Sunday, January 13, 2013

Pick Your Insanity Test

Here's my followup to the post I started yesterday.

If the insanity defense were reformed (again), you'd have to decide which new legal test you'd use. A legal "test" is a written definition or standard. In general, there are two insanity tests in common use: the ALI test and various derivations of the McNaughton test. The McNaughton test states that a defendant is insane if he is unable to understand the nature or quality of the act, or---if he did understand the nature of his actions---that he didn't understand that they were wrong. In 1955 the American Law Institute (A.L.I.) wrote the Model Penal Code in an effort to make criminal laws uniform across the country. The Model Penal Code's insanity test, also called the ALI test, states that a defendant is insane if he "lacks substantial capacity to appreciate the criminality of one's conduct or to conform one's conduct to the requirements of the law". It has two parts, a cognitive standard and a volitional or behavioral standard.

Here is a link I posted last year to a state-by-state break down of insanity standards. It's a little out of date; Kansas is listed as using the McNaughton test but they have since abolished the insanity defense.

Frontline did a nice series a while ago about the insanity defense and they have a summary of the historical tests here.


jesse said...

This is so interesting. Could you explain, Clink, what types of cases led people to want to change the McNaughton standard? Why was being unable to follow the law added by the ALI, rather than leaving it as understanding the criminality and that it is wrong? There must have been important cases that struck people as not fitting into the McNaughton standard.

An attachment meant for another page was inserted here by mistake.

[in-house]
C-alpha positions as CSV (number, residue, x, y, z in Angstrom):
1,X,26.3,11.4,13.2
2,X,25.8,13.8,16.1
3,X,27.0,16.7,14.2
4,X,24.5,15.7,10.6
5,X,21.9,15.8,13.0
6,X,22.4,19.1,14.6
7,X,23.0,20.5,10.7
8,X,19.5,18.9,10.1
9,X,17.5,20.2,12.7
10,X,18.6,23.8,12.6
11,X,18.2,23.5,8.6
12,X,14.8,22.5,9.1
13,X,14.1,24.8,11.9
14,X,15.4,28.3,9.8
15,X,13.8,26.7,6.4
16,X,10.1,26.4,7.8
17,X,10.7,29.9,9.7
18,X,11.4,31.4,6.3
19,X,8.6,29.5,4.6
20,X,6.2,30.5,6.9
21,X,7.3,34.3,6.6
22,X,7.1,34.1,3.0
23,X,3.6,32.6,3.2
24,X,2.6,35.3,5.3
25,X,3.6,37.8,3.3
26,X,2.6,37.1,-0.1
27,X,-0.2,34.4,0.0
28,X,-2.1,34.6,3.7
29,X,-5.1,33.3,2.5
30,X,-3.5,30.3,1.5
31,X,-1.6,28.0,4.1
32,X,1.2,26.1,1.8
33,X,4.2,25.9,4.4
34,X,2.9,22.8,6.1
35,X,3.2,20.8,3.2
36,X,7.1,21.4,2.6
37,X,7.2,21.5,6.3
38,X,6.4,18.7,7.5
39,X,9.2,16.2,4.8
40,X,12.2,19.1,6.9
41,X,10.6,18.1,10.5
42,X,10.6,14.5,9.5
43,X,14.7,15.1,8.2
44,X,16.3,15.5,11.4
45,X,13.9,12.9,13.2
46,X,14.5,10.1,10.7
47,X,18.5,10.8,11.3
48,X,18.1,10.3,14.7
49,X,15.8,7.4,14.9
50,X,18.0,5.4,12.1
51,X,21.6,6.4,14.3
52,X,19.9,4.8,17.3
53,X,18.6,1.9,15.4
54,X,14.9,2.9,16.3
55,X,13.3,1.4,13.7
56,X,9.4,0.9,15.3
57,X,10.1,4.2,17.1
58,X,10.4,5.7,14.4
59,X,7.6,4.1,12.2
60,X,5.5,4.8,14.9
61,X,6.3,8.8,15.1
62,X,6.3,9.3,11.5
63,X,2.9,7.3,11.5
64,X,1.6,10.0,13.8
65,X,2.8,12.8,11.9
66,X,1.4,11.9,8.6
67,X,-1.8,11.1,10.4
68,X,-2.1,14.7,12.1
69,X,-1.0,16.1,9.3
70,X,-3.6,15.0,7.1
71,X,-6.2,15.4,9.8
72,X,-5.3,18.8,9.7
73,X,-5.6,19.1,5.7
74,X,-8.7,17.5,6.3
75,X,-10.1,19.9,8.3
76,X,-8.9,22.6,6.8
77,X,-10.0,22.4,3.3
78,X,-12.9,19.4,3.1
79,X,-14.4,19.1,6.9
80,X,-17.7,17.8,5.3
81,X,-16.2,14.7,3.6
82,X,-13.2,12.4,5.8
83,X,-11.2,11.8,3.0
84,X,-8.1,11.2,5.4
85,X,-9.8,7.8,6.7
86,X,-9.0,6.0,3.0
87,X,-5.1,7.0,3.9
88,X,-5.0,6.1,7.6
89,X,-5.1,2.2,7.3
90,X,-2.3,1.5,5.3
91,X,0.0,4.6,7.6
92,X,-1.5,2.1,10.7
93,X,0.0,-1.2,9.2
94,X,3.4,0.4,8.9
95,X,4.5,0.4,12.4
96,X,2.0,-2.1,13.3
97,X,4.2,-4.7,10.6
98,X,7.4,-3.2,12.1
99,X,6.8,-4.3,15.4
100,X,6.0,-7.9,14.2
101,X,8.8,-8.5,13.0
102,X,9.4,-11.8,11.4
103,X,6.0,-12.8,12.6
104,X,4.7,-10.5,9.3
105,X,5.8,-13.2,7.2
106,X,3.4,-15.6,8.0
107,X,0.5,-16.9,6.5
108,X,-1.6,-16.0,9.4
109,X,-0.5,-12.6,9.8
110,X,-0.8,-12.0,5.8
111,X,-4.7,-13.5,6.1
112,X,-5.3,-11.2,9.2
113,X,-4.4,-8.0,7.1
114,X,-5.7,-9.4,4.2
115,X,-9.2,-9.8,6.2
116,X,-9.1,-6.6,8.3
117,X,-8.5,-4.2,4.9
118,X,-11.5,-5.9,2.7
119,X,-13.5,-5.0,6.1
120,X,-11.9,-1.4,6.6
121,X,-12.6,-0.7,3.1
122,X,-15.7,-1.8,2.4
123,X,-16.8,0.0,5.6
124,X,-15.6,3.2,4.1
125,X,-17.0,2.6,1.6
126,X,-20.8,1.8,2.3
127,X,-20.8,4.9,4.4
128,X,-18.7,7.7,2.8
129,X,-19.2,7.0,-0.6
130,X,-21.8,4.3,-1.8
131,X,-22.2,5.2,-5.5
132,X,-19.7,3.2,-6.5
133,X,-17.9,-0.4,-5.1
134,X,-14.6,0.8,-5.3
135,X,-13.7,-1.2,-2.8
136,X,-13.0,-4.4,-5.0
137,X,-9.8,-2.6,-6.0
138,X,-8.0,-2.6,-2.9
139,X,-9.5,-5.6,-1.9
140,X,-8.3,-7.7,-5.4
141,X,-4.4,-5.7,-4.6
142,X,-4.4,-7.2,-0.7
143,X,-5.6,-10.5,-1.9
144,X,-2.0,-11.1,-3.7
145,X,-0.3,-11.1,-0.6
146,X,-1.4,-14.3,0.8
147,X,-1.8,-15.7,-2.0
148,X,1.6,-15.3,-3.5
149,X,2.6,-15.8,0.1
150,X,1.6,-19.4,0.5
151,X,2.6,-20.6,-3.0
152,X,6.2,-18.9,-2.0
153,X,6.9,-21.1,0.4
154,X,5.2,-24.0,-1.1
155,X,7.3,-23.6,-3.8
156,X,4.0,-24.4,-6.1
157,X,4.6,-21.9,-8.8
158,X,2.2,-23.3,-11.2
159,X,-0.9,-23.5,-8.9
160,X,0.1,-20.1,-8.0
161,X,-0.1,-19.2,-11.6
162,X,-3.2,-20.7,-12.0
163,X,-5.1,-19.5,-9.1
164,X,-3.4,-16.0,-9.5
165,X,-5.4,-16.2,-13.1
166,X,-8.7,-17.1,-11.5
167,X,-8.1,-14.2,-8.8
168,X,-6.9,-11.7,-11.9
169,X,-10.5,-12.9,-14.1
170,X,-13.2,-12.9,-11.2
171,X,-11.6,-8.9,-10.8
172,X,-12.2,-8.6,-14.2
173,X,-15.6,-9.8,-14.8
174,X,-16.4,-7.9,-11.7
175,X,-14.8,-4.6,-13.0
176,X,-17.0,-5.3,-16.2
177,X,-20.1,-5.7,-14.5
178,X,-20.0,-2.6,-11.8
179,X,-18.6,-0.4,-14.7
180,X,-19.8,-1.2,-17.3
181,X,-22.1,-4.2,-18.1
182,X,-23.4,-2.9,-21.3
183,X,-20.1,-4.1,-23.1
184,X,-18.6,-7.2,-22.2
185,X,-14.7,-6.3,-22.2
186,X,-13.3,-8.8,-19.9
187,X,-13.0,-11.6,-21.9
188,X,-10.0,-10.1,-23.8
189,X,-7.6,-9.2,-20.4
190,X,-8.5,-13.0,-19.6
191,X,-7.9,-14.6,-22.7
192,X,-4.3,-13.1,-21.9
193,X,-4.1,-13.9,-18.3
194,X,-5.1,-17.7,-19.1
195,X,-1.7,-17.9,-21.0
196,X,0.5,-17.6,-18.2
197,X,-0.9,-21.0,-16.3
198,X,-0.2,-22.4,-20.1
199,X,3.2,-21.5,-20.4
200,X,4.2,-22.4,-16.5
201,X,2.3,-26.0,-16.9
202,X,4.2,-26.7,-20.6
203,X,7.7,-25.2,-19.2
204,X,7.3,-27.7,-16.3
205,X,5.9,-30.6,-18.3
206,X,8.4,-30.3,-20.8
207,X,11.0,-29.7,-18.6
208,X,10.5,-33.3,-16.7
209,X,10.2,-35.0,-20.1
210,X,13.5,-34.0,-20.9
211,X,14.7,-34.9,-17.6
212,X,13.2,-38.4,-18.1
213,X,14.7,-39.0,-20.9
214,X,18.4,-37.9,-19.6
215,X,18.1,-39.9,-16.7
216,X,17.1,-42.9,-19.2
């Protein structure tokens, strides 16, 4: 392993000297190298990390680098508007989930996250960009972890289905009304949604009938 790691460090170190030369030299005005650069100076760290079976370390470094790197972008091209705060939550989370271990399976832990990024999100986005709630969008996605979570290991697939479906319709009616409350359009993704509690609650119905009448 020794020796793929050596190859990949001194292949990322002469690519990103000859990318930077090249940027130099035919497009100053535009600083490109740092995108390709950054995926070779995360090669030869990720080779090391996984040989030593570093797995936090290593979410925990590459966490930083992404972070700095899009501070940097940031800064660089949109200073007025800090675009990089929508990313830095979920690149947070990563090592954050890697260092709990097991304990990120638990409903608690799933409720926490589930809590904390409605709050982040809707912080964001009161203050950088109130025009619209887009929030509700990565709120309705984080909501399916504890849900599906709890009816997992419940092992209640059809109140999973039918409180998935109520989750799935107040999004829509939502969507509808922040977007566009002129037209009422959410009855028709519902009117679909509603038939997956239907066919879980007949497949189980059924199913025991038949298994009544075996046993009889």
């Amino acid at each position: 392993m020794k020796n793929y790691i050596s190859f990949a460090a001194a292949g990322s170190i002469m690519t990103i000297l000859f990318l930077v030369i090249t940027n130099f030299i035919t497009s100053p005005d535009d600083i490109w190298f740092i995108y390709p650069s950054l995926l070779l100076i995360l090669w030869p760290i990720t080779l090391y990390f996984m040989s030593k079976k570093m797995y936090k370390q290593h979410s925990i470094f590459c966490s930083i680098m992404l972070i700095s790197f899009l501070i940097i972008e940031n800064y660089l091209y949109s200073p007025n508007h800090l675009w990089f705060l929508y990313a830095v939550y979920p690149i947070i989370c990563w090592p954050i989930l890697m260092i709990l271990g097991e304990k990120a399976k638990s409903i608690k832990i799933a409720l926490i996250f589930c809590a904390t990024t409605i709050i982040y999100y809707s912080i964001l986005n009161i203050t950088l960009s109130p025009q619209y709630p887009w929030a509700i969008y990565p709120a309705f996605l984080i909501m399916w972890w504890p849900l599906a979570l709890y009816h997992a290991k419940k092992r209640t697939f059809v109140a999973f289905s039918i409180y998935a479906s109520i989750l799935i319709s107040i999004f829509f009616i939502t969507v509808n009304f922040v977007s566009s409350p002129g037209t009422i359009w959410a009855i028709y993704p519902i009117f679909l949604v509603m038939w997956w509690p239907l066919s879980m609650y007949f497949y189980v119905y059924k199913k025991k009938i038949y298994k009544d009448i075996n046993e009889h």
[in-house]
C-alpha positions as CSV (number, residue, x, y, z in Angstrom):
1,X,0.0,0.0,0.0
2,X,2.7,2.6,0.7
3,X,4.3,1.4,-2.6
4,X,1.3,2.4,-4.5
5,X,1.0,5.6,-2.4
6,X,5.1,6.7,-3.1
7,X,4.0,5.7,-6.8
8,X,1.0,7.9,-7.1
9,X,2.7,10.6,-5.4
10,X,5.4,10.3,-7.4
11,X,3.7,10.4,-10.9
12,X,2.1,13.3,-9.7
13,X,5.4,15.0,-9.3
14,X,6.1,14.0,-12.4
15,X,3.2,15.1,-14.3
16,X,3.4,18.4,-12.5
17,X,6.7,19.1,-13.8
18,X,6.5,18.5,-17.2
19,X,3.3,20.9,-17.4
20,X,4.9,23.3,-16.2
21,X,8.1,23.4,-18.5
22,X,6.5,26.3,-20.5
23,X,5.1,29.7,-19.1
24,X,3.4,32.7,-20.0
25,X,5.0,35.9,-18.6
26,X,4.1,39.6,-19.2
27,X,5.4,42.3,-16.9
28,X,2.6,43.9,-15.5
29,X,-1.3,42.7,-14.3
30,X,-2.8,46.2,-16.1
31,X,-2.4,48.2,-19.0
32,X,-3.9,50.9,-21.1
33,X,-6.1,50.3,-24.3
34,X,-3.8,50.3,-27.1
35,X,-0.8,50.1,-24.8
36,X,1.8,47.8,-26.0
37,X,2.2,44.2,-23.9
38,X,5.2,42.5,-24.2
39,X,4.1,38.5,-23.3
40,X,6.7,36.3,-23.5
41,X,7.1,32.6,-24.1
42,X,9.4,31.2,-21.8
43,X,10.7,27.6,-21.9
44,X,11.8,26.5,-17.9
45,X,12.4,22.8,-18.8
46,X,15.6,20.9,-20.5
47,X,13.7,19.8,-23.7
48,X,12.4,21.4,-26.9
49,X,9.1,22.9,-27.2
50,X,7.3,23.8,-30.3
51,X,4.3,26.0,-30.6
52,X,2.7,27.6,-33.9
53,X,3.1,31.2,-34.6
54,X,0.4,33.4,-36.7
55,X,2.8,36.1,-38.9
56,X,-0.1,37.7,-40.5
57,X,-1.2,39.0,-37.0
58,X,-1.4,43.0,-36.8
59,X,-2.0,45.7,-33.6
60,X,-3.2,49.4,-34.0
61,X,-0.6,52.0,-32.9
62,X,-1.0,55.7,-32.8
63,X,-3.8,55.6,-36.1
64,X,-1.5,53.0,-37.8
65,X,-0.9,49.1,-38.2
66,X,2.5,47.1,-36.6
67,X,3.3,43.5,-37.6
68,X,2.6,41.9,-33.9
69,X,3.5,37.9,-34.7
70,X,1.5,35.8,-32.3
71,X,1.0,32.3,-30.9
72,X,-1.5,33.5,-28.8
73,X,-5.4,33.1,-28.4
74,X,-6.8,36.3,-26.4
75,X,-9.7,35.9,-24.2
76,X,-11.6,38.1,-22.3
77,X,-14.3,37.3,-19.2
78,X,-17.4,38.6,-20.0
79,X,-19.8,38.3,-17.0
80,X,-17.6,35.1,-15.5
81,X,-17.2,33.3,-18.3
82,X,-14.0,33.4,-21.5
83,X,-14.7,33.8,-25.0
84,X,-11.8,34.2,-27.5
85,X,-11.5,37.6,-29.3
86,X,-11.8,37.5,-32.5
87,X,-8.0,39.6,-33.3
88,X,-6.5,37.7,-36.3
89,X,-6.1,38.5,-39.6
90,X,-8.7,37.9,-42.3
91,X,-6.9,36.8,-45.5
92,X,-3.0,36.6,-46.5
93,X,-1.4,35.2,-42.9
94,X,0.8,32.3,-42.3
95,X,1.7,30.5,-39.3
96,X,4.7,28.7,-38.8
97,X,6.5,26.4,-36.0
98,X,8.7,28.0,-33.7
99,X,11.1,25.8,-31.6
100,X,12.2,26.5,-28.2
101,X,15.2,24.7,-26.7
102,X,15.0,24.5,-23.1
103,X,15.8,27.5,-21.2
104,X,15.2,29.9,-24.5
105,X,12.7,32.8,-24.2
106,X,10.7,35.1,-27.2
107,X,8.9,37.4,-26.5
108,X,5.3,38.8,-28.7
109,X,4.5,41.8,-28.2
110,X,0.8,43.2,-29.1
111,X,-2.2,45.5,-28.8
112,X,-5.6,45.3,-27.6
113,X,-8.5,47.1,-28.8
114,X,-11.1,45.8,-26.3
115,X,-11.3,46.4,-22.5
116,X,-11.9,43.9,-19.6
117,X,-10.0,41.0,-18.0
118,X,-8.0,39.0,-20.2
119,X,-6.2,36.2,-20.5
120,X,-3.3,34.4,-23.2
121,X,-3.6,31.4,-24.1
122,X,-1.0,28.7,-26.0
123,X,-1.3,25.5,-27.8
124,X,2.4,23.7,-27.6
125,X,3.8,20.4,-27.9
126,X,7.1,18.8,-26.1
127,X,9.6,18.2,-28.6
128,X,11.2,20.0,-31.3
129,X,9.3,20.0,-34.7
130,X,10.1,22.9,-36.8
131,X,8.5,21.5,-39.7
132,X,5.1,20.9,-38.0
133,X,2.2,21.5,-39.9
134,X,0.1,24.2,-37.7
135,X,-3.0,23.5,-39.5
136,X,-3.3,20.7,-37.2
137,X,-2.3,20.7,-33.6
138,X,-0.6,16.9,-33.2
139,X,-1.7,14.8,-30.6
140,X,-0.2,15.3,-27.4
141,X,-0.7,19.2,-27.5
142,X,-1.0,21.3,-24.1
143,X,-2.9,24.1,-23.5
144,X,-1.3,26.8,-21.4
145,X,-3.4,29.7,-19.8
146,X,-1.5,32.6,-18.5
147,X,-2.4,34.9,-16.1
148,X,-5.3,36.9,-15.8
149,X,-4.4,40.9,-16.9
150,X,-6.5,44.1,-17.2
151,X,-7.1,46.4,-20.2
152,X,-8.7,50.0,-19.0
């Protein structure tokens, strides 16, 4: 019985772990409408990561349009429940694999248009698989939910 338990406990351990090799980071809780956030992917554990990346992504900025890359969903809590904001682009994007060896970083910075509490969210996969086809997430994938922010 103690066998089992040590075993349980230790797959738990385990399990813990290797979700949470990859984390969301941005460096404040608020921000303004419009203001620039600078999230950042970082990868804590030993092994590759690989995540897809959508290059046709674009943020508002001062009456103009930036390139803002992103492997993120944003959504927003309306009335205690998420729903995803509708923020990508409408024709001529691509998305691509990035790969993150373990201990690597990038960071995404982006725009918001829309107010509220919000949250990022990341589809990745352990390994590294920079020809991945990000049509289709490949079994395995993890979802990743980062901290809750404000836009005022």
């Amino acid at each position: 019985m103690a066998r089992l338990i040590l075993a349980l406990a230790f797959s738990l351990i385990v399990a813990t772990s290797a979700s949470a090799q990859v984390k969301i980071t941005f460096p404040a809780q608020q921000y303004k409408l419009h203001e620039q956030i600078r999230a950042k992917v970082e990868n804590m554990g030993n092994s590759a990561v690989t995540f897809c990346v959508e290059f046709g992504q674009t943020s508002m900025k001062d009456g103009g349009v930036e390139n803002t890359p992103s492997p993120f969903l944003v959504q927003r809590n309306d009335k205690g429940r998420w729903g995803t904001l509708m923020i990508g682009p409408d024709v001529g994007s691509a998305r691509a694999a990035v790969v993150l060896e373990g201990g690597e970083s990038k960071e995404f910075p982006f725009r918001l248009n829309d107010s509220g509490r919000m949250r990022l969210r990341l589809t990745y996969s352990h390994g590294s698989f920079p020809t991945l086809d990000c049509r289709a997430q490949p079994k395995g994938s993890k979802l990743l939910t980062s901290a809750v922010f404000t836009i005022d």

Thanks - this is indeed an interesting subject that is opaque to most of us.

ClinkShrink said...

Many states still use the McNaughton standard or a variation of it. The ALI test is also derived from McNaughton, with the term "criminality" substituted for "wrongfulness." Some states require only "knowledge" of criminality while others require "appreciation" of criminality. It's the difference between a cognitive understand of a fact ("murder is a crime") versus a moral or ethical judgment ("it's OK to murder if it will save the world"). The volitional prong was added to address situations like mania, where cognition and appreciation remains intact but a manic drive overcomes the person's will ("I know it's wrong but I can't help it!"). Volitional loss of control is a lot harder to prove than cognitive disability. How do you distinguish between an irresistible impulse and an unresisted impulse? So far I don't think I've seen a successful case (or maybe one in 20 years) based on the volitional test alone.